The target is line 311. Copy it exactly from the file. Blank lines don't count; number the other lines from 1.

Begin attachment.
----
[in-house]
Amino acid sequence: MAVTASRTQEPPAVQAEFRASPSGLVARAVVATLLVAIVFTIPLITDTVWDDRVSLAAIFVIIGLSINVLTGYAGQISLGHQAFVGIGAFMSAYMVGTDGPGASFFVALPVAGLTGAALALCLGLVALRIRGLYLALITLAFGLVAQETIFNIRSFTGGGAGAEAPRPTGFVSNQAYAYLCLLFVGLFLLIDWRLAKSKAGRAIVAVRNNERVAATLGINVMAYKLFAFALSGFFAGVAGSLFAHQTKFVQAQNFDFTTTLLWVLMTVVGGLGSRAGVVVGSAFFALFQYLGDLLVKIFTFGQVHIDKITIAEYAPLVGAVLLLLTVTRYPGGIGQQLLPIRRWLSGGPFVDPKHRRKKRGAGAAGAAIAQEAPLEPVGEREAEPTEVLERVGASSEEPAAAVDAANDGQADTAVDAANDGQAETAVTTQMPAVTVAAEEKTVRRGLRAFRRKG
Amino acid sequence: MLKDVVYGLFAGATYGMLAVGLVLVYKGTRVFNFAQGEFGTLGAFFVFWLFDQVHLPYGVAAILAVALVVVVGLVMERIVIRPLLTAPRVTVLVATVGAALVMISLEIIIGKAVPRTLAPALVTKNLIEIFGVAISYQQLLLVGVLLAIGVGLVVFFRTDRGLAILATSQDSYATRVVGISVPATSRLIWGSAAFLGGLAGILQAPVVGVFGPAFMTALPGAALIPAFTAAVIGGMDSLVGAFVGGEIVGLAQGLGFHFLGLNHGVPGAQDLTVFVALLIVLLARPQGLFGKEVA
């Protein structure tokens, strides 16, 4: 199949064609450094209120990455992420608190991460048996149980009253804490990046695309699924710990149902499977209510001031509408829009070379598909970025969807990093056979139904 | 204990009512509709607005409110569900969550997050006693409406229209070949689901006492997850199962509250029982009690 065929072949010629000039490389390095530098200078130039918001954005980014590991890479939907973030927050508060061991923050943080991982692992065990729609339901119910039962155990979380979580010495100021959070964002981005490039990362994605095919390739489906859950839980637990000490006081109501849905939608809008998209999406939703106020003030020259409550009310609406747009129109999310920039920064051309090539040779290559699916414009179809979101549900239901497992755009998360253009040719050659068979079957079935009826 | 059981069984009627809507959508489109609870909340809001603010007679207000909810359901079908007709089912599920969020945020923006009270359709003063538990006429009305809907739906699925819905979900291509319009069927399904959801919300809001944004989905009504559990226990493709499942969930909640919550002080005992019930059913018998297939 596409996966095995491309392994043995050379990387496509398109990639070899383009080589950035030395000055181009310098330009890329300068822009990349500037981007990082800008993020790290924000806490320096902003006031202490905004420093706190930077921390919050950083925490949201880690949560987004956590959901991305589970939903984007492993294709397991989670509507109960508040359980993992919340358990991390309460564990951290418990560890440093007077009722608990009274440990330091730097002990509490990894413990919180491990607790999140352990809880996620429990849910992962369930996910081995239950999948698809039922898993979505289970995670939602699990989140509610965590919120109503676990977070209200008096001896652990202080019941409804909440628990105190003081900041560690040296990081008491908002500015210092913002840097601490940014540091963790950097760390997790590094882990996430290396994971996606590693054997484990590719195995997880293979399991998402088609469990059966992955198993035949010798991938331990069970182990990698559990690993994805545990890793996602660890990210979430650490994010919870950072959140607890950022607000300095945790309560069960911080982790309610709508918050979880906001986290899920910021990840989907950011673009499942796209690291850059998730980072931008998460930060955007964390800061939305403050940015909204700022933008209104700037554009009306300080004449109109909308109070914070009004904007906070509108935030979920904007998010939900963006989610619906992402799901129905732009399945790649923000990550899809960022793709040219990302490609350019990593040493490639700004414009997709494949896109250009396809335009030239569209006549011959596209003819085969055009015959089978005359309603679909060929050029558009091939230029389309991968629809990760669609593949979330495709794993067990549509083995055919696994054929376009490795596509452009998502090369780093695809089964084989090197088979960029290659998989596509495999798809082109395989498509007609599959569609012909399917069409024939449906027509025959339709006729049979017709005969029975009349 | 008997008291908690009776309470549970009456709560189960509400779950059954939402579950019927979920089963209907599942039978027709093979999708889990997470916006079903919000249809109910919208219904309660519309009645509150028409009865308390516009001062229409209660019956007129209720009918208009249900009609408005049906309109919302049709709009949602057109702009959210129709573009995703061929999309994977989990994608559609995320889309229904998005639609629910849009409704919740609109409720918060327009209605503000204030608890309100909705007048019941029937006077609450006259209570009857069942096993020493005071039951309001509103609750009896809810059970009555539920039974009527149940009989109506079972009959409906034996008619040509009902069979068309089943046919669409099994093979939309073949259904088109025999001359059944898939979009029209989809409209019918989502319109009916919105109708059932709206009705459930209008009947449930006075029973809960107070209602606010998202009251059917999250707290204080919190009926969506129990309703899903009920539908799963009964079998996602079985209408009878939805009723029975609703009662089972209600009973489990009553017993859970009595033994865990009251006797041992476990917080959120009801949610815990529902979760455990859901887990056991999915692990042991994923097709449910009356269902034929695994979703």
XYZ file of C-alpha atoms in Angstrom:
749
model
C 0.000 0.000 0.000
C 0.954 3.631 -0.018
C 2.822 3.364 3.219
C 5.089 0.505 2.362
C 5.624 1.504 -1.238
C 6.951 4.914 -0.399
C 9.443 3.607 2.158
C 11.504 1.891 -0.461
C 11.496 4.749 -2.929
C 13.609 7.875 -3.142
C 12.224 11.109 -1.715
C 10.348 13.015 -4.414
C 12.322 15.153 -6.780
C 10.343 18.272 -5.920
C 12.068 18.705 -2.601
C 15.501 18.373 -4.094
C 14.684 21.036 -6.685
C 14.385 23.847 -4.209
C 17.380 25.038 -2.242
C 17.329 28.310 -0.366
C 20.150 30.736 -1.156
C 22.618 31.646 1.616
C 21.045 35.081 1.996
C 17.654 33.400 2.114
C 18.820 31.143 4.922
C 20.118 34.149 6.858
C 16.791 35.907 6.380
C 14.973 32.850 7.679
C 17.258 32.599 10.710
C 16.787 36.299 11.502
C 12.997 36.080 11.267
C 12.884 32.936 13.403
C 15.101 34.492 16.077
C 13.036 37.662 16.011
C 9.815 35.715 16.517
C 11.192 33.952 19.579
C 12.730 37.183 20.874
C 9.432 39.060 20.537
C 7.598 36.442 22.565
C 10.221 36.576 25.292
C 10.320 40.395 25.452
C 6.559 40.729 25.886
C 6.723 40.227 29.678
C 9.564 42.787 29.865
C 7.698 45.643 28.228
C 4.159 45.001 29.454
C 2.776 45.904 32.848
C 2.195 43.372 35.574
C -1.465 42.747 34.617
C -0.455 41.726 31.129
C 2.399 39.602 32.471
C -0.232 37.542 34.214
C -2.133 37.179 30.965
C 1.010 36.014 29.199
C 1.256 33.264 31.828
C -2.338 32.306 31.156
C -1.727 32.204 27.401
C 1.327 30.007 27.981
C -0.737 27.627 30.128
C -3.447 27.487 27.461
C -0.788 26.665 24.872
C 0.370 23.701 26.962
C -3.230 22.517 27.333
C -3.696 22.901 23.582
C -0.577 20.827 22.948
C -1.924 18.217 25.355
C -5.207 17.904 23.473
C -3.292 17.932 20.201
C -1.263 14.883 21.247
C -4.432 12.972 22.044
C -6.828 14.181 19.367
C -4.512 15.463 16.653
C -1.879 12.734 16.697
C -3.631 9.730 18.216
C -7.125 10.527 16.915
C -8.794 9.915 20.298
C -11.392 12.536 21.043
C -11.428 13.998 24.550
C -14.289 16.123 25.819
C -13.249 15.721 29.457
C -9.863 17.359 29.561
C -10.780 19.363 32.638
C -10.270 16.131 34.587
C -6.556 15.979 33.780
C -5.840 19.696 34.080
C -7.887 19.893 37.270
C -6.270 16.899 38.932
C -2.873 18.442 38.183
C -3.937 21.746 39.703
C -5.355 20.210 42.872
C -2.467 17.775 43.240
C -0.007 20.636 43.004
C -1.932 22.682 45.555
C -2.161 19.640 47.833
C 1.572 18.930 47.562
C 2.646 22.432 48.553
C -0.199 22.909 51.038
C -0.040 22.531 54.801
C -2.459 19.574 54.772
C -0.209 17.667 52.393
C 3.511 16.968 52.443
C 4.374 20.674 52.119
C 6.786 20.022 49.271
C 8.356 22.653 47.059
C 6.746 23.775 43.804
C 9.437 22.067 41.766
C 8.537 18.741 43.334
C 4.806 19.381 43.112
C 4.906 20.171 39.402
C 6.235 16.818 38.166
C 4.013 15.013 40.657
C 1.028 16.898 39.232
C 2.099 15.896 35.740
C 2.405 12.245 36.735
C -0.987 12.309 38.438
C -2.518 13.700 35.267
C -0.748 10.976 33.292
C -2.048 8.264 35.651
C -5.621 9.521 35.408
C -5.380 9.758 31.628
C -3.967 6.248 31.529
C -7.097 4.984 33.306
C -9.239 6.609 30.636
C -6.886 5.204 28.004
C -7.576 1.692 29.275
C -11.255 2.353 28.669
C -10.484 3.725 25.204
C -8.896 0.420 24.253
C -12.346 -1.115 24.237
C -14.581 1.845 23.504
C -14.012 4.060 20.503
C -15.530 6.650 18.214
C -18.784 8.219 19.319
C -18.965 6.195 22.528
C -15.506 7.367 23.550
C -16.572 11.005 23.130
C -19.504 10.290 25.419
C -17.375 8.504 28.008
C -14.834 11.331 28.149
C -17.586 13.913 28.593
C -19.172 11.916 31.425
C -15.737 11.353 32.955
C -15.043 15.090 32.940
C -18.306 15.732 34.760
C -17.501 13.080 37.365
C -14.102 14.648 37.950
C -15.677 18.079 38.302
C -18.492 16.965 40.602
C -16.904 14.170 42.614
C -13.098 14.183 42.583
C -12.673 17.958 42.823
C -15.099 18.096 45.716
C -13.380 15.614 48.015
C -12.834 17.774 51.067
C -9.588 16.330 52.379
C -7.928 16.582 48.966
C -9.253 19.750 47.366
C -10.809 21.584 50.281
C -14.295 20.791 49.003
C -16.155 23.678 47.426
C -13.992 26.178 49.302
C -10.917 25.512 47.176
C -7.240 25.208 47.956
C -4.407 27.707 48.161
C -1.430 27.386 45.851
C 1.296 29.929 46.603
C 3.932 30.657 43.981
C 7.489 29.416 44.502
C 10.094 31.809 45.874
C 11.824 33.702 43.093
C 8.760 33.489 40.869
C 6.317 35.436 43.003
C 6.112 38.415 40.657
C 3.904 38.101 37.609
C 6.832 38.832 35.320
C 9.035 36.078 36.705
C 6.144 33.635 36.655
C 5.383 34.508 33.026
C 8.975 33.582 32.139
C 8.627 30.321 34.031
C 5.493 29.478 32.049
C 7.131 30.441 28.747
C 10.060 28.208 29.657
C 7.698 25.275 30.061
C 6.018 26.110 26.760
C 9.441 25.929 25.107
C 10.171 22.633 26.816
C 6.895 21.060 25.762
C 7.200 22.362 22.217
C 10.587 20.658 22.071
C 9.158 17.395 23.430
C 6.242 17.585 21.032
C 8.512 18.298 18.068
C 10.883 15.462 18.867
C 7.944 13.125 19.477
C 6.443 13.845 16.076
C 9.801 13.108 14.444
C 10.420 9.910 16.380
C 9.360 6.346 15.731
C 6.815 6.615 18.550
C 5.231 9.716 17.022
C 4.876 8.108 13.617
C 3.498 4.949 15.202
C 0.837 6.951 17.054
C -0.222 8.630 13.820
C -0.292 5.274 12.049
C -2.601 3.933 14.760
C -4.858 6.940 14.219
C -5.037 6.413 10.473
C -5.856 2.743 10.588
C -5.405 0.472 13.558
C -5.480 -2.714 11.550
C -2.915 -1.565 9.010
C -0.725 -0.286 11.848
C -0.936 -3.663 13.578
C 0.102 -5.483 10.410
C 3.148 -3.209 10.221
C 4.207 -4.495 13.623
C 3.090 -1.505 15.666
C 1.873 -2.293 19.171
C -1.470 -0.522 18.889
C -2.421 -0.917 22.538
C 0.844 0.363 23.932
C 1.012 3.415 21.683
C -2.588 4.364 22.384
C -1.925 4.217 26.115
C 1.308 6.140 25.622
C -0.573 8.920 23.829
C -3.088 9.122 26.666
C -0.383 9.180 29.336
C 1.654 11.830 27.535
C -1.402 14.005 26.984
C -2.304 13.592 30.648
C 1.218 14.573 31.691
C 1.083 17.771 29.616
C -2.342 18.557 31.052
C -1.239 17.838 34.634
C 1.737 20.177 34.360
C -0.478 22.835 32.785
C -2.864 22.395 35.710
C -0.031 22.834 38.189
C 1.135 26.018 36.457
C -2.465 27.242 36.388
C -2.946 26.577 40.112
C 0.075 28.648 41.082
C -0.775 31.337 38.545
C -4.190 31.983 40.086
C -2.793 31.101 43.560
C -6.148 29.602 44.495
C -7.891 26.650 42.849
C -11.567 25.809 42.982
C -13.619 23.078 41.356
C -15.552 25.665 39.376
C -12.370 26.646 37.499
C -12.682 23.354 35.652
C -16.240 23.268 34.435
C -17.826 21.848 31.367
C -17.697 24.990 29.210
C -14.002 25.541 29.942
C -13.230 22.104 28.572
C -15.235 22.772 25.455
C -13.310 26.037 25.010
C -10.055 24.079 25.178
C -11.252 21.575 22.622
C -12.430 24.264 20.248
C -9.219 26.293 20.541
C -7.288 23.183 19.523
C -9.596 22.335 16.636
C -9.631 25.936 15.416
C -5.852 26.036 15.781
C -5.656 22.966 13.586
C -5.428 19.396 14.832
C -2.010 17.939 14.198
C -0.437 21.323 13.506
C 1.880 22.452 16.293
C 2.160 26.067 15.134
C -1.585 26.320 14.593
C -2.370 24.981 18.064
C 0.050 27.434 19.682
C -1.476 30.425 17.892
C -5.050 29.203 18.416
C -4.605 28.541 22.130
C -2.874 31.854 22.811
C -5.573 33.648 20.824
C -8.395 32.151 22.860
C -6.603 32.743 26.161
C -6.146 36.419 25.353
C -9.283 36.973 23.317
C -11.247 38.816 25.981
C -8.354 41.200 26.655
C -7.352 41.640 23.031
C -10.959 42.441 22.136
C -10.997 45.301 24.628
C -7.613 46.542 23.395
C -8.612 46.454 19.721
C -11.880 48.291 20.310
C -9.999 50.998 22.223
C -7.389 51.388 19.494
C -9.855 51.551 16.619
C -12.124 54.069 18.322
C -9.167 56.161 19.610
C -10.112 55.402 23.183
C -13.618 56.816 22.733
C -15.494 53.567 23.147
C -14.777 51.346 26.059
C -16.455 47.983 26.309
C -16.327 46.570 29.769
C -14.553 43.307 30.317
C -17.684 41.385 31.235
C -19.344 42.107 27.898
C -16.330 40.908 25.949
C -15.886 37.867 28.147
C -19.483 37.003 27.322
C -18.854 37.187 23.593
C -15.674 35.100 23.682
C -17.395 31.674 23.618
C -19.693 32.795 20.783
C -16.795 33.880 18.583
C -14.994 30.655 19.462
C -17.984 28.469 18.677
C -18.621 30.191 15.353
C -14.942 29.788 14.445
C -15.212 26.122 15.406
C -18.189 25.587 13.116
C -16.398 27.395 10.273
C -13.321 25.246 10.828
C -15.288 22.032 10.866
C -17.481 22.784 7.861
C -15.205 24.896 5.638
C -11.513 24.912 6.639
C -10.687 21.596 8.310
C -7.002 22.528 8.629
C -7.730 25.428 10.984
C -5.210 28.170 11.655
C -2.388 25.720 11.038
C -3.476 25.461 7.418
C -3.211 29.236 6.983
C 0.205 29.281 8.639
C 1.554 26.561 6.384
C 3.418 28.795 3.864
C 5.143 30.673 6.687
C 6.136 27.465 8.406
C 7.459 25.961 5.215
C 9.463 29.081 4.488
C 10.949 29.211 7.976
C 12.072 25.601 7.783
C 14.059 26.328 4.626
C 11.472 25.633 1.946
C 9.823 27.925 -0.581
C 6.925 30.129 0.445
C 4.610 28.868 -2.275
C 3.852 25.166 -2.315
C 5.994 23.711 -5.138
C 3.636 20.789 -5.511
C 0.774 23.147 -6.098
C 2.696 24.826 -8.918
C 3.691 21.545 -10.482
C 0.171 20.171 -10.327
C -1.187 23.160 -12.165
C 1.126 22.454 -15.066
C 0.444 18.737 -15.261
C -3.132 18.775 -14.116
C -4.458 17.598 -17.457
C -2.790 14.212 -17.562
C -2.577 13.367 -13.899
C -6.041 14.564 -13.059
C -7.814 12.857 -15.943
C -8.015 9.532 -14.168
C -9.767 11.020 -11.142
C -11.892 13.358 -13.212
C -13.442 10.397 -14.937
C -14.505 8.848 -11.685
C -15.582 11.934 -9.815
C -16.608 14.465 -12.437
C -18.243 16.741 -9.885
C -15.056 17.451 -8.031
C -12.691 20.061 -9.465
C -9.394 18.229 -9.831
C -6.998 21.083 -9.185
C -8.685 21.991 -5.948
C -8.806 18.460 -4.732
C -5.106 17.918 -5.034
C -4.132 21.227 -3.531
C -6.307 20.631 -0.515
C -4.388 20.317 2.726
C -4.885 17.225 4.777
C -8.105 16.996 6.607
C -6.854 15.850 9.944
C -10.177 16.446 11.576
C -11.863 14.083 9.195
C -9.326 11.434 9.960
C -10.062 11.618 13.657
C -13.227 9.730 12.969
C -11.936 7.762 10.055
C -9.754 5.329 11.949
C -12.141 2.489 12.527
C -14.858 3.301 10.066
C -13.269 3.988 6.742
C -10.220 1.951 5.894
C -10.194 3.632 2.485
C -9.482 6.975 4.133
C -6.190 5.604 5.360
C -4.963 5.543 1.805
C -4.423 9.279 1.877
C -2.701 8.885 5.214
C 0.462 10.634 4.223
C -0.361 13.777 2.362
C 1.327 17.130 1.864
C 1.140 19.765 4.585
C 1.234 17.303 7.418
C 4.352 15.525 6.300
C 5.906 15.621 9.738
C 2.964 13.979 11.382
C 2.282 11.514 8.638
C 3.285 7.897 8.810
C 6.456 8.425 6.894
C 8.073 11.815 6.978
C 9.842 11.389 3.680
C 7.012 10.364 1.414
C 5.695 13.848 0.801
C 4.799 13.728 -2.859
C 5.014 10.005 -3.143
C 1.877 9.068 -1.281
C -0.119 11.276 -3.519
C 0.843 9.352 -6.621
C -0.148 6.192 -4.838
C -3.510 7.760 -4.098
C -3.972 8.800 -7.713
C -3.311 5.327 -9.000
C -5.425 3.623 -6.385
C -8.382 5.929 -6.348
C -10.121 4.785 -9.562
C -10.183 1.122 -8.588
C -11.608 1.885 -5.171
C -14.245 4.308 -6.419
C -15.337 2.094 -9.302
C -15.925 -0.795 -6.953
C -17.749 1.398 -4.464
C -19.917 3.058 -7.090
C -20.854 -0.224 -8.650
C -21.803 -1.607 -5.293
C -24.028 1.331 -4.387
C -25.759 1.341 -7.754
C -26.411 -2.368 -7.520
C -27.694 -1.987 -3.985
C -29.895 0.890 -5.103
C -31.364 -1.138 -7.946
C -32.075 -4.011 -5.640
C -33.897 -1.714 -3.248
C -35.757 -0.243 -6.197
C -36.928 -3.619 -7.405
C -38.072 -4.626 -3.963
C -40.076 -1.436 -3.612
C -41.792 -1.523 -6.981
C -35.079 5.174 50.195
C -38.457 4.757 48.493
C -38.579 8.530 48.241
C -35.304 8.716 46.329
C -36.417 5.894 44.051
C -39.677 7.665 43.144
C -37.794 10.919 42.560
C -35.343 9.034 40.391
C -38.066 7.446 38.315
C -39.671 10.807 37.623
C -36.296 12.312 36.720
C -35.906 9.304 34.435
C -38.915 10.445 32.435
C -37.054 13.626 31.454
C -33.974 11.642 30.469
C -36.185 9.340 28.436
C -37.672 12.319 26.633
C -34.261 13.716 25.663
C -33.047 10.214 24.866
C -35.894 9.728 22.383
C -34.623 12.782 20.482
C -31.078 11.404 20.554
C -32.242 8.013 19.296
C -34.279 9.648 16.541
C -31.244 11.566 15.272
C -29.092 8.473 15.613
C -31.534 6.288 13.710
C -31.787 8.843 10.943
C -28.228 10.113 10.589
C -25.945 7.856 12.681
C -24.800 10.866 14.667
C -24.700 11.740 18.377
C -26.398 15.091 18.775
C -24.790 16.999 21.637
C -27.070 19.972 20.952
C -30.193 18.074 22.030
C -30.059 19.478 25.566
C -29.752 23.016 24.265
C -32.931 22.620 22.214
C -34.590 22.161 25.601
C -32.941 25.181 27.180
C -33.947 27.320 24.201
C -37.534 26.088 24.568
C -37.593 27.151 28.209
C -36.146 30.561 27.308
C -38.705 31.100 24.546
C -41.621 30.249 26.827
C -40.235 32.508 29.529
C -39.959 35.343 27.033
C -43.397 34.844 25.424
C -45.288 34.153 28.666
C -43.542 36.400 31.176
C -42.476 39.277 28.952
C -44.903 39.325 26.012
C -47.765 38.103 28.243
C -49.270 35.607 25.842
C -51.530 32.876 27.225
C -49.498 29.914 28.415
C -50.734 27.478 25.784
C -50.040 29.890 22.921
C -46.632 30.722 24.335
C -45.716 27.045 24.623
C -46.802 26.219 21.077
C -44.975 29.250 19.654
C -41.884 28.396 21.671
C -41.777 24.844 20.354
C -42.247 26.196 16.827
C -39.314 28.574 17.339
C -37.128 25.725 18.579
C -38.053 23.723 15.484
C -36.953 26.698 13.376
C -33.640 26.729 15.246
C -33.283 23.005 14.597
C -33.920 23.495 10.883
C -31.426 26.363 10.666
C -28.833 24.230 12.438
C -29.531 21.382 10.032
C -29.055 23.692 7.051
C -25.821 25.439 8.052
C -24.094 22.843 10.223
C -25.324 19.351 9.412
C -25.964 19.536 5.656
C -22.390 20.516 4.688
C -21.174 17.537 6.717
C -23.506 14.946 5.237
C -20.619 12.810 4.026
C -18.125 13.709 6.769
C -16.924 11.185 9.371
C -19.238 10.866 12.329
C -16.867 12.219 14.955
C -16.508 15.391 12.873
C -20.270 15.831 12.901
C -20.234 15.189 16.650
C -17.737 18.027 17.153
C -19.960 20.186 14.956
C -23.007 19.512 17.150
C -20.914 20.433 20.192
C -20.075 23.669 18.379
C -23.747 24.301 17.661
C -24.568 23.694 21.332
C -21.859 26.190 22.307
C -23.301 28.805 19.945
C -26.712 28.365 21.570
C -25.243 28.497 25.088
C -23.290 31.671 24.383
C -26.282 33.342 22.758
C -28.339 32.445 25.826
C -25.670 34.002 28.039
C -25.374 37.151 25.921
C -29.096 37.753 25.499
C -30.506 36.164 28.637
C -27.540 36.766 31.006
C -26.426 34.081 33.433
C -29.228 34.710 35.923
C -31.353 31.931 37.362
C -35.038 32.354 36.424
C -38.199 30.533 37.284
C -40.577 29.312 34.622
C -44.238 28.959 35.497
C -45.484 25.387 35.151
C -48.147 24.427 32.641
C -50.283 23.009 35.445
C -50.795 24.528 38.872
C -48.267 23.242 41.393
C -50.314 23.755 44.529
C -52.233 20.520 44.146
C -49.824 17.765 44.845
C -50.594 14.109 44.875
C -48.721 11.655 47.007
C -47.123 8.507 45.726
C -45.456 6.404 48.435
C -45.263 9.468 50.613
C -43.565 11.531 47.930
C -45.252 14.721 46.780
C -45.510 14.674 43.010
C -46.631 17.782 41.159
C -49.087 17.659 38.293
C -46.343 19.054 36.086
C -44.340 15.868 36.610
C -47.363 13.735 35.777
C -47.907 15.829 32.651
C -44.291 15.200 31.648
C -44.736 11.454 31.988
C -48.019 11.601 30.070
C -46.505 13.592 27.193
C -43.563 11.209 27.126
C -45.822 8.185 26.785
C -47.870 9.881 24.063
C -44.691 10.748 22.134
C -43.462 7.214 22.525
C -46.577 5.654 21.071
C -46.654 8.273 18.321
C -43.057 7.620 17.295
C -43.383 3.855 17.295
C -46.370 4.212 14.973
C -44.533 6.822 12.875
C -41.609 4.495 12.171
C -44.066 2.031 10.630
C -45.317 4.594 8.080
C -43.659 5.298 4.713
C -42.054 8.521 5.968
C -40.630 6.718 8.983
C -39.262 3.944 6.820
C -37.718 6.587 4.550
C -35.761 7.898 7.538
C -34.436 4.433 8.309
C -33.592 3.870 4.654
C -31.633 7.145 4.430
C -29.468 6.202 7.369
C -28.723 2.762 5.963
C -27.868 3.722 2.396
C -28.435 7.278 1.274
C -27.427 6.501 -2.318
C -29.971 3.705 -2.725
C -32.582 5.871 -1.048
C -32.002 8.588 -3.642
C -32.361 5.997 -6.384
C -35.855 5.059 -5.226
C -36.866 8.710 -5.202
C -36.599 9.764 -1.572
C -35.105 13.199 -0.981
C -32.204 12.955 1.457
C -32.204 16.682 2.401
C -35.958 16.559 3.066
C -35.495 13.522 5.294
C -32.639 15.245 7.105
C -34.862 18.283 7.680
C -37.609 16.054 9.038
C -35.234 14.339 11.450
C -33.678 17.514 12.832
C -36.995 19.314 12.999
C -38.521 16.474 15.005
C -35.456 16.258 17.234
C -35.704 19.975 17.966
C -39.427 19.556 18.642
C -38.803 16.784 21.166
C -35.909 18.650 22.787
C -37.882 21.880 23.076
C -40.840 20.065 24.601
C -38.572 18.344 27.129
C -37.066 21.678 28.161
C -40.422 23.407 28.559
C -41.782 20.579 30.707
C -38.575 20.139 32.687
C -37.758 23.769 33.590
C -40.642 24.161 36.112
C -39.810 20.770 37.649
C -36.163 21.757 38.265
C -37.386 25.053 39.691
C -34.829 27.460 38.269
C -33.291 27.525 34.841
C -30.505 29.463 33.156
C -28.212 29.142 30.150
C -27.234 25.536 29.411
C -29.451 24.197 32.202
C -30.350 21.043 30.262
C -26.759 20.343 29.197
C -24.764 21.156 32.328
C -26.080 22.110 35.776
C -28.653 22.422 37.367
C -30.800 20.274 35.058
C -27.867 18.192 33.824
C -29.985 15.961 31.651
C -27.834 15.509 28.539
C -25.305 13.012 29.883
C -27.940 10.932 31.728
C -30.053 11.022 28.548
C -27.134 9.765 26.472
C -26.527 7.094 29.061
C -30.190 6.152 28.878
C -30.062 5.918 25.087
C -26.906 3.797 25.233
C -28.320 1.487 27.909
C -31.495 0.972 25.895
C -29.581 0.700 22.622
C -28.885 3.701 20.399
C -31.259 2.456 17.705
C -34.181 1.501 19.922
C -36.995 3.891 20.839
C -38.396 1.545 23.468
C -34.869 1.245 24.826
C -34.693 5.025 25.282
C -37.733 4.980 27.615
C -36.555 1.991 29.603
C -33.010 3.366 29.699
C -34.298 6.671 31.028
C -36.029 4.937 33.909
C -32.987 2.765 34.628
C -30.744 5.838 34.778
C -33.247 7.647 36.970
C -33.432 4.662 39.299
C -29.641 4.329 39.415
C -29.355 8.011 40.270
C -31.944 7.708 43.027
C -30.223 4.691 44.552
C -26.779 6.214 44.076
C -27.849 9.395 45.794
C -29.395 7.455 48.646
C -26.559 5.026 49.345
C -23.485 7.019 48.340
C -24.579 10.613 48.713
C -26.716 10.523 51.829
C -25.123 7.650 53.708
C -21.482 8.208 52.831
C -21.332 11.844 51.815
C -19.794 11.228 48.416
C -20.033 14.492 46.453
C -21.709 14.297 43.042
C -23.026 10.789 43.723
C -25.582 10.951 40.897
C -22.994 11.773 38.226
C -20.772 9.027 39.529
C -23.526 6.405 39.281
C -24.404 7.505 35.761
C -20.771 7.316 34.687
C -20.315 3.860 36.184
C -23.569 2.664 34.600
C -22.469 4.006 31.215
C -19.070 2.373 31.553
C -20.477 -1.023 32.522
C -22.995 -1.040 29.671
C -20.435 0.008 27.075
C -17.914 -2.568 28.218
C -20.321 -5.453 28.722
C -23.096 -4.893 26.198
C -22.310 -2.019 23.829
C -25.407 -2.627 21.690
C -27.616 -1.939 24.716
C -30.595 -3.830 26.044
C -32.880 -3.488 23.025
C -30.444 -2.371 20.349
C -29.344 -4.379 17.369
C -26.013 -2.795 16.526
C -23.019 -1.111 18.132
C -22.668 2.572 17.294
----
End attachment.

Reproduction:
C -15.494 53.567 23.147